Wyn Mason, senior lecturer in film and scriptwriting, tells us the dos and don’ts of writing short scripts.
- Stick to one main character. Keep supporting characters down to an absolute minimum and give this main character a goal of some kind (a conscious and an unconscious one)
- Keep locations down to an absolute minimum
- Structure your story around one key event, eg, the set up, the event, the aftermath OR the predicament, the conflict, the resolution. And be clear in your own mind why you want to tell this story
- As far as possible, aim for your story to unfold in continuous time and avoid major time jumps, eg, 'five years later'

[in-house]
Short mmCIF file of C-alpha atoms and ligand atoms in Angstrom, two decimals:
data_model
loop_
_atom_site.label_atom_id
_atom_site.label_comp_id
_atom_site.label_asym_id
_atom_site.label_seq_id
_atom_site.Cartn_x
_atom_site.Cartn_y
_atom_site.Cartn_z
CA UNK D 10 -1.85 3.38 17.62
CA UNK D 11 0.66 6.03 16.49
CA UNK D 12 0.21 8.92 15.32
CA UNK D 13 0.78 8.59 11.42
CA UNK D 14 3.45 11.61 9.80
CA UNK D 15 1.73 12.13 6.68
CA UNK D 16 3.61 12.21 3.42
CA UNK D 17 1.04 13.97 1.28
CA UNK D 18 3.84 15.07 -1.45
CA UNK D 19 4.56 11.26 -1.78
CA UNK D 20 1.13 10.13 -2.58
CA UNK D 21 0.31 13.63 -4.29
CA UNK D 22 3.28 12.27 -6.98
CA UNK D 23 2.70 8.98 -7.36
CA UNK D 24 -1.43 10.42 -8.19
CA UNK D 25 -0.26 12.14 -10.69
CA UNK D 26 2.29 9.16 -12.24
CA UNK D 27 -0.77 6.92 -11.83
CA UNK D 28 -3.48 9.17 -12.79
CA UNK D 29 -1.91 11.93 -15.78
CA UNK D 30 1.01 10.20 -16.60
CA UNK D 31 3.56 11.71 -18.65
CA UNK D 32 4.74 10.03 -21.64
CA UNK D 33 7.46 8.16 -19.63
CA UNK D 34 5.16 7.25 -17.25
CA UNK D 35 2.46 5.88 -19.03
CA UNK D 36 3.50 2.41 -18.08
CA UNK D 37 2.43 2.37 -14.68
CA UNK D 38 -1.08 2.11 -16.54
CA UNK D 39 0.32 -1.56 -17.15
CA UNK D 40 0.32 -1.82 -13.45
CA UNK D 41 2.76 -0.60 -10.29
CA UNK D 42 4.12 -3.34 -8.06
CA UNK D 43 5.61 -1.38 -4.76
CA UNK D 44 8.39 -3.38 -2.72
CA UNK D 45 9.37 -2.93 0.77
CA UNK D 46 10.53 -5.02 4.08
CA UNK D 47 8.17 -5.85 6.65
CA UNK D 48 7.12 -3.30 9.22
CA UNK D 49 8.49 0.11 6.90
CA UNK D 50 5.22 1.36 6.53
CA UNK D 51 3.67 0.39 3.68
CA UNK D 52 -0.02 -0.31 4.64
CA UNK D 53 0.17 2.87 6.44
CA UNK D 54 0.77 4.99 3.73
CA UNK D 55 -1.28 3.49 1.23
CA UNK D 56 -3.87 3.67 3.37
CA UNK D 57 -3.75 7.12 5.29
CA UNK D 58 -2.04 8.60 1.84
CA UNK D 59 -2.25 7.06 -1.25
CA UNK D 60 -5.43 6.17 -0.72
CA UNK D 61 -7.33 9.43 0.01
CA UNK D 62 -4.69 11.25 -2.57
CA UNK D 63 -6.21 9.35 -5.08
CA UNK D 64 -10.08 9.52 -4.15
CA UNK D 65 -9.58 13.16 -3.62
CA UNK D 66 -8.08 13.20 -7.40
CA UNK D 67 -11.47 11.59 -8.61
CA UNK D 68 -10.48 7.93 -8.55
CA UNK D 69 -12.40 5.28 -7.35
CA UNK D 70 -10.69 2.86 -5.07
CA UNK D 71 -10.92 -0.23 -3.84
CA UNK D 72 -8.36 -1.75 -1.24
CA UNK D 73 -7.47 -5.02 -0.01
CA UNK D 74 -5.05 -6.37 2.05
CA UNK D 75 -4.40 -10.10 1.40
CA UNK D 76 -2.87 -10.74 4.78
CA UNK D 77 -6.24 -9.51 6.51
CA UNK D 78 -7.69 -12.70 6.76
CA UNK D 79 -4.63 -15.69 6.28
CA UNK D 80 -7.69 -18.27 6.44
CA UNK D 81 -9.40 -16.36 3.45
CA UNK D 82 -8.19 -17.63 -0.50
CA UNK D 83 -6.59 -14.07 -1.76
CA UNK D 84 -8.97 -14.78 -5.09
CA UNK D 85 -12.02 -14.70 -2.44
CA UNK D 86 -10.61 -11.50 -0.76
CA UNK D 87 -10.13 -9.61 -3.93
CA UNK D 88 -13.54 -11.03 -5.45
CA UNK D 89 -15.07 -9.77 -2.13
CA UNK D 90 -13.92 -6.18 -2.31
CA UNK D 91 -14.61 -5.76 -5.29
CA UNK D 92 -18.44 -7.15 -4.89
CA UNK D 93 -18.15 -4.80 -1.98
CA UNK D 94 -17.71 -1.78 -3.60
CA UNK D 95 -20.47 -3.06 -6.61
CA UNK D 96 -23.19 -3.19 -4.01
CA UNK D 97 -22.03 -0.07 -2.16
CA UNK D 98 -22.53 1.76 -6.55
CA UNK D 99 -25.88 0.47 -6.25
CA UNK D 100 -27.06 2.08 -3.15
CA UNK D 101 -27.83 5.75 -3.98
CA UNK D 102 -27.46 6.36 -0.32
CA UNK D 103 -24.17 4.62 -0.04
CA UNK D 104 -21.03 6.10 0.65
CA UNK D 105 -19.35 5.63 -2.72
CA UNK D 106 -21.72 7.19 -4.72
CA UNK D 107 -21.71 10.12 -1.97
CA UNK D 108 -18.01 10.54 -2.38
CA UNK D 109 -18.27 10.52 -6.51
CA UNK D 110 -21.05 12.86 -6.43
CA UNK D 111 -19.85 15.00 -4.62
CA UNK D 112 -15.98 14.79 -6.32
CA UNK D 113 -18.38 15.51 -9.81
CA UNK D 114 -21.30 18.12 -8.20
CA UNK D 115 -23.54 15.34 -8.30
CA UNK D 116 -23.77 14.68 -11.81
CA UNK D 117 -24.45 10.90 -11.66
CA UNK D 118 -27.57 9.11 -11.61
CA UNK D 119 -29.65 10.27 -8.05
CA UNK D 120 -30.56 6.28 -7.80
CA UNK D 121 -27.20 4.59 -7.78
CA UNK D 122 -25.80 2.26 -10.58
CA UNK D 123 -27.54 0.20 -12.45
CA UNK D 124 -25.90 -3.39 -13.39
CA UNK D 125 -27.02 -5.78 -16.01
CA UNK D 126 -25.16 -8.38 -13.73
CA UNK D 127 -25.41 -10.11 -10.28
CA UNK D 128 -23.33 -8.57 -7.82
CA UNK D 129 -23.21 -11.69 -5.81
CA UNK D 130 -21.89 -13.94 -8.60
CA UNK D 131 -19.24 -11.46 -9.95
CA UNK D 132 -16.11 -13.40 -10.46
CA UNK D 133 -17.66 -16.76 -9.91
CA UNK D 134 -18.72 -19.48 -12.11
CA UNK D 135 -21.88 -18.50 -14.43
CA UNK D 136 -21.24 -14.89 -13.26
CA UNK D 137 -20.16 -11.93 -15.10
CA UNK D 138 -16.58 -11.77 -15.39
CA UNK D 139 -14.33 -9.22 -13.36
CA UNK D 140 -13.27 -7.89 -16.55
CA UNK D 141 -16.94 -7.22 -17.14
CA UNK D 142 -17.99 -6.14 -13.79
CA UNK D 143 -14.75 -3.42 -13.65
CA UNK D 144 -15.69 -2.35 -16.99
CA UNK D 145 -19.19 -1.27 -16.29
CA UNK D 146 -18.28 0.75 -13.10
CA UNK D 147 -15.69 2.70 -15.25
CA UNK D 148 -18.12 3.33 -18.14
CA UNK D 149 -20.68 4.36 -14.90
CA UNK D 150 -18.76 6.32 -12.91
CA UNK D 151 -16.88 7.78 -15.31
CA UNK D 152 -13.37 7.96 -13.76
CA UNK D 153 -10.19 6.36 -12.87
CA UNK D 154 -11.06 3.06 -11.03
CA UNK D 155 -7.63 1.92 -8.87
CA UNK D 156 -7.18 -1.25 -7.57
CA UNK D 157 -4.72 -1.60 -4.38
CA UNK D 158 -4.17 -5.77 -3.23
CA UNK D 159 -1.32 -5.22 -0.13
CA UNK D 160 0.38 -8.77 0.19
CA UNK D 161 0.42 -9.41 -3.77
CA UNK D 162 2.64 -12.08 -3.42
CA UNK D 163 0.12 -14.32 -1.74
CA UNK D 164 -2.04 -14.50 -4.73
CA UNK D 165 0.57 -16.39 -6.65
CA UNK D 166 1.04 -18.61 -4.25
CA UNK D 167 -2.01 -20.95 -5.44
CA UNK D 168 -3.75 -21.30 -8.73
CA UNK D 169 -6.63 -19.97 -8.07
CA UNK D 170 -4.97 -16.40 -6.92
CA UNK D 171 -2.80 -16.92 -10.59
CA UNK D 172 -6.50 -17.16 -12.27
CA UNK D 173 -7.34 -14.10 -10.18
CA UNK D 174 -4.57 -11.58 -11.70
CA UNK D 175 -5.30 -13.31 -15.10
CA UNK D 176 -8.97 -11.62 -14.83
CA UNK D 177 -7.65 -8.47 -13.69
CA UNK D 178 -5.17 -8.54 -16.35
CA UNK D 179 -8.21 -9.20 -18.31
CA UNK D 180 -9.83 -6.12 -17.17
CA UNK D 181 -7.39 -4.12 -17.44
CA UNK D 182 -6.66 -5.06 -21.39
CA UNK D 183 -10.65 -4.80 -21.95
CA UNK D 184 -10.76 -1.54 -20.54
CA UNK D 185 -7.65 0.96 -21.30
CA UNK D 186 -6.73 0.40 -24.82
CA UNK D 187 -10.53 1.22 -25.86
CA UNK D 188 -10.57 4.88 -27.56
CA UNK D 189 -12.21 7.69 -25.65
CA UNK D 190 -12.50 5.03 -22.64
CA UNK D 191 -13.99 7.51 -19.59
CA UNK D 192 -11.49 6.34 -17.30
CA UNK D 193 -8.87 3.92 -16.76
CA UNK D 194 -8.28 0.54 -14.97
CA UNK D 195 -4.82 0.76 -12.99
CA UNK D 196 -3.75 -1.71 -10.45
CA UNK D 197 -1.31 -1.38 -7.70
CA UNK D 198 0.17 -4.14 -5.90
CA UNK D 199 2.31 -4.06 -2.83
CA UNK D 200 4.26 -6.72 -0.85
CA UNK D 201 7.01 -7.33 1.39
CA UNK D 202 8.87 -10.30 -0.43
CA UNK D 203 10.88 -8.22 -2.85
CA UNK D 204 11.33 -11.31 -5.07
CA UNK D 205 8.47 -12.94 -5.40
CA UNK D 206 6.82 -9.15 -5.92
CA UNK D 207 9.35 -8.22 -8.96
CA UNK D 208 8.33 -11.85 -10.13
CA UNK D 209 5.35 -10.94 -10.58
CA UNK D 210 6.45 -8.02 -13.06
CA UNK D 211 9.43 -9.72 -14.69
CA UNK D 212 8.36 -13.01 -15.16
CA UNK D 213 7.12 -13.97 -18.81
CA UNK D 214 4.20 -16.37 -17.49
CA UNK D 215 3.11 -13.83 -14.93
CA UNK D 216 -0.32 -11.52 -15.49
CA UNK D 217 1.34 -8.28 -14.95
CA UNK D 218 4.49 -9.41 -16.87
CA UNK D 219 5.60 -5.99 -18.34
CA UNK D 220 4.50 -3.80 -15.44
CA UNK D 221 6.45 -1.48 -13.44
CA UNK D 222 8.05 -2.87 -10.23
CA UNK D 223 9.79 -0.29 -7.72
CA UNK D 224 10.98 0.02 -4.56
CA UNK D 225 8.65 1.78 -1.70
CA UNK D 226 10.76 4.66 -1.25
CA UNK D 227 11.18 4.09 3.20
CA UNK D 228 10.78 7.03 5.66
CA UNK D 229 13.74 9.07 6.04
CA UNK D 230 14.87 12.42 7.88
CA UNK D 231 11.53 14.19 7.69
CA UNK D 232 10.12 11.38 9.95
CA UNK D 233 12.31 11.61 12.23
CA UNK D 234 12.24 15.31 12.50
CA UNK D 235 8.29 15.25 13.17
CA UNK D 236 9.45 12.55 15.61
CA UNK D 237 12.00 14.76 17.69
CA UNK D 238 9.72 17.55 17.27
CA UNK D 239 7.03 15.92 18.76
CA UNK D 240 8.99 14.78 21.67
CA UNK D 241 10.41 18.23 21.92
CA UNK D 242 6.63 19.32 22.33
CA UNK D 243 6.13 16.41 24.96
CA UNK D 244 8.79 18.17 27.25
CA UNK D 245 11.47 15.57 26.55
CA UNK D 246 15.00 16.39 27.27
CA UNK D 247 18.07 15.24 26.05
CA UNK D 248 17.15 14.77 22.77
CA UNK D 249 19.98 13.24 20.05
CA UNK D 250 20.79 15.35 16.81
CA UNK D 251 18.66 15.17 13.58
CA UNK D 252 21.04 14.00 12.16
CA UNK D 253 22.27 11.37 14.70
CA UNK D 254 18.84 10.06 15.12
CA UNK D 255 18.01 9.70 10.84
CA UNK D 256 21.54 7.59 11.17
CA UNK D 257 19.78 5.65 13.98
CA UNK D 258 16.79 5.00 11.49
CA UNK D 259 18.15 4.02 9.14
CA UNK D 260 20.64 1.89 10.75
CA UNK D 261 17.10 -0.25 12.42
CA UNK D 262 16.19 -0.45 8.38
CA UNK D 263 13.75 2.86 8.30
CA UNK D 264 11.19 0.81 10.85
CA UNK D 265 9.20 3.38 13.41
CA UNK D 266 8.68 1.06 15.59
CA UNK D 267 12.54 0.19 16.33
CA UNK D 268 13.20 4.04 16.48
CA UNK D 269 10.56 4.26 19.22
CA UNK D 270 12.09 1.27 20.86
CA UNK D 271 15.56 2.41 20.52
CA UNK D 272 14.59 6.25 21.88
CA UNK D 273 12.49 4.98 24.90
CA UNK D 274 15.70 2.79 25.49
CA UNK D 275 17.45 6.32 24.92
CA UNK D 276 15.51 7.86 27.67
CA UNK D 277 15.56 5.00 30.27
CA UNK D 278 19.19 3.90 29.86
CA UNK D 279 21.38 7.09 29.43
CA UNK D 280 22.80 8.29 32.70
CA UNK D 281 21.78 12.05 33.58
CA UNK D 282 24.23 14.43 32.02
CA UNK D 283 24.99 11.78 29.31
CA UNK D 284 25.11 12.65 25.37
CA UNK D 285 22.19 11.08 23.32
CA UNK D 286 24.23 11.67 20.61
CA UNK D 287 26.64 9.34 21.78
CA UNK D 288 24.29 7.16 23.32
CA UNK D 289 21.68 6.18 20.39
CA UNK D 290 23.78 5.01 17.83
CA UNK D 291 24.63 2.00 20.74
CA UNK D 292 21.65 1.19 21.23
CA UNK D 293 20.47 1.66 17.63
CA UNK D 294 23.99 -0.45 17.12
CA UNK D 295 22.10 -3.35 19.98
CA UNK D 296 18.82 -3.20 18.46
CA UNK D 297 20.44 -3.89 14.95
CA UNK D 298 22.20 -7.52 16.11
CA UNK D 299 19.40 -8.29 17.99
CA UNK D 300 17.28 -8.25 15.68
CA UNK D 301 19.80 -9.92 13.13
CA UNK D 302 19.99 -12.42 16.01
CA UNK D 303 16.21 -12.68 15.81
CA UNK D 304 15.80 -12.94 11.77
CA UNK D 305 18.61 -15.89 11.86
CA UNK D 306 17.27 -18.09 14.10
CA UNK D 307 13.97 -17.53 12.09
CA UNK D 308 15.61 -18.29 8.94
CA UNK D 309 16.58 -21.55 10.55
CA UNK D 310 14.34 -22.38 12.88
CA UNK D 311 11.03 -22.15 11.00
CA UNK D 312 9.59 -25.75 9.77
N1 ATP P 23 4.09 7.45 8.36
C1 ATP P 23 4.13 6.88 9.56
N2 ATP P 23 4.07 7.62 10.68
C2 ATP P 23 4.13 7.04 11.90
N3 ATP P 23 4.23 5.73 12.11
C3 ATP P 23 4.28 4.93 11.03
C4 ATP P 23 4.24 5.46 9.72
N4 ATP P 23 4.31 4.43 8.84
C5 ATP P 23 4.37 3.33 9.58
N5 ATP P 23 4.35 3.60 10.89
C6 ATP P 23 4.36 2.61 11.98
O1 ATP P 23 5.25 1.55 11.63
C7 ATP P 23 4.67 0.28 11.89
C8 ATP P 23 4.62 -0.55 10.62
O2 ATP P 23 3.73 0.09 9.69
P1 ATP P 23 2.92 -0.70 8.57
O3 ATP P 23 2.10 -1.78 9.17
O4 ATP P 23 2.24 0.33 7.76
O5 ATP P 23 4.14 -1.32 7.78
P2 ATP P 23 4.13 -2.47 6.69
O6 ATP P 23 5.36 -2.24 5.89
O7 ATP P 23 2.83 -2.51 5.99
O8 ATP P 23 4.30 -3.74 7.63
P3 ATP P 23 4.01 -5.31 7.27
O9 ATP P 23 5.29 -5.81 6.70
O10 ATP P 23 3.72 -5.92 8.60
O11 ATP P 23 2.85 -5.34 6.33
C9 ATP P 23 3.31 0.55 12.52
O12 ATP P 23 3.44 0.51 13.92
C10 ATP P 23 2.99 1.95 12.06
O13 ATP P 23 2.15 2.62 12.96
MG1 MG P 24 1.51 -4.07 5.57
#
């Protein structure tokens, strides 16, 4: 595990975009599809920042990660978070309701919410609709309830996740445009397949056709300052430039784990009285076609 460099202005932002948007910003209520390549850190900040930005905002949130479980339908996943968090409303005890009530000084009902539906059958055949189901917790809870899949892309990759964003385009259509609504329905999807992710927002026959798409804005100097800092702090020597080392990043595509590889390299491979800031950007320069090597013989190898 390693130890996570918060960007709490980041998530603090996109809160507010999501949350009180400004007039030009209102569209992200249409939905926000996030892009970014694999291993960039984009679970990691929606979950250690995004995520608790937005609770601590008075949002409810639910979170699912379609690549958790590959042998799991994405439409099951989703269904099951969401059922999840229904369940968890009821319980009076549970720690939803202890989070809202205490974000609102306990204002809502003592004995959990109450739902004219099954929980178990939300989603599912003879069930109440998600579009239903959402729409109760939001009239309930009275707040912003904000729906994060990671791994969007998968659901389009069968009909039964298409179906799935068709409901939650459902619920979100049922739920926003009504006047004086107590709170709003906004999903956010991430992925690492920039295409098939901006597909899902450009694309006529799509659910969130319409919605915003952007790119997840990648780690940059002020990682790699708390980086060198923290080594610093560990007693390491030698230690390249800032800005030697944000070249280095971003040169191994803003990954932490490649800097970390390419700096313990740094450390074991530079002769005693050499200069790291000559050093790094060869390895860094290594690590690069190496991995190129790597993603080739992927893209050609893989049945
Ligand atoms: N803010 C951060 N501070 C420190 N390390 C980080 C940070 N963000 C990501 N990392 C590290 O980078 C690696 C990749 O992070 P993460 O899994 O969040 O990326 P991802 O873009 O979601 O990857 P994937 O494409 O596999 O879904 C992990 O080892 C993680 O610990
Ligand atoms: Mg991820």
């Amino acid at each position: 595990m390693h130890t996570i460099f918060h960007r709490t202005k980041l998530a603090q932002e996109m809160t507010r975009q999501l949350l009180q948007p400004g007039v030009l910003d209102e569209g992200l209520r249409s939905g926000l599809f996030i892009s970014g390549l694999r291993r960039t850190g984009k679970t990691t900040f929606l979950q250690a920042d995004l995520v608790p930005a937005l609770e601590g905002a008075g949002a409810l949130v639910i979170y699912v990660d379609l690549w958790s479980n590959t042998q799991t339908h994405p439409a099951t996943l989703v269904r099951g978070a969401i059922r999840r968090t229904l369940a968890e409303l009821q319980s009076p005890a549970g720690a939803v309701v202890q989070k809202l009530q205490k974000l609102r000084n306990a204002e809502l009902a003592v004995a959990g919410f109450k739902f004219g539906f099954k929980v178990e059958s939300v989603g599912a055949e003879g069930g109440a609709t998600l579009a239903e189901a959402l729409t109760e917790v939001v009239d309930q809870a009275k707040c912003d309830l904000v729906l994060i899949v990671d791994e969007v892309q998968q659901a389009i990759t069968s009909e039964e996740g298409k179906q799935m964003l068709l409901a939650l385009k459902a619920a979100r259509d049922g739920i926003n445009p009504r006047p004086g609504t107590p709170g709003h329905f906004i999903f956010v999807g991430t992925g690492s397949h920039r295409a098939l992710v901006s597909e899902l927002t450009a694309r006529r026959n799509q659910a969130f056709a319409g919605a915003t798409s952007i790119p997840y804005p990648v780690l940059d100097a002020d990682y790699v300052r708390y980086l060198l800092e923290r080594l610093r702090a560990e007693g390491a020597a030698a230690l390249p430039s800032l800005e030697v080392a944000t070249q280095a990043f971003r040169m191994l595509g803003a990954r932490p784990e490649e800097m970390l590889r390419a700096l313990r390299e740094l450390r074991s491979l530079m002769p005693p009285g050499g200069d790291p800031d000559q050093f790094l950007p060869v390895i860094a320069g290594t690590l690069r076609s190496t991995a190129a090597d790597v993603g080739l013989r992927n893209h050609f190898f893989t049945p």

- Aim to give your main character an epiphany, a moment of realisation. Above all, the main character should undergo some kind of change from beginning to end.
- Don't try to cram in too much action into your story and don't over-complicate things. Allow the action to fit the slot comfortably. Too little action = boring; too much = melodramatic and superficial
- Don't tell, show - an image is worth a thousand words
- Don't write on-the-nose dialogue, aim to write subtext, ie, characters saying one thing, but meaning another
- Don't focus solely on the plot - aim to give equal attention to character (revelation and development) and theme (focus on one main theme)
- Don't write Jack-in-the-box endings, ie, endings that have no connection with what's happened previously. Endings should be both unexpected and inevitable at the same time.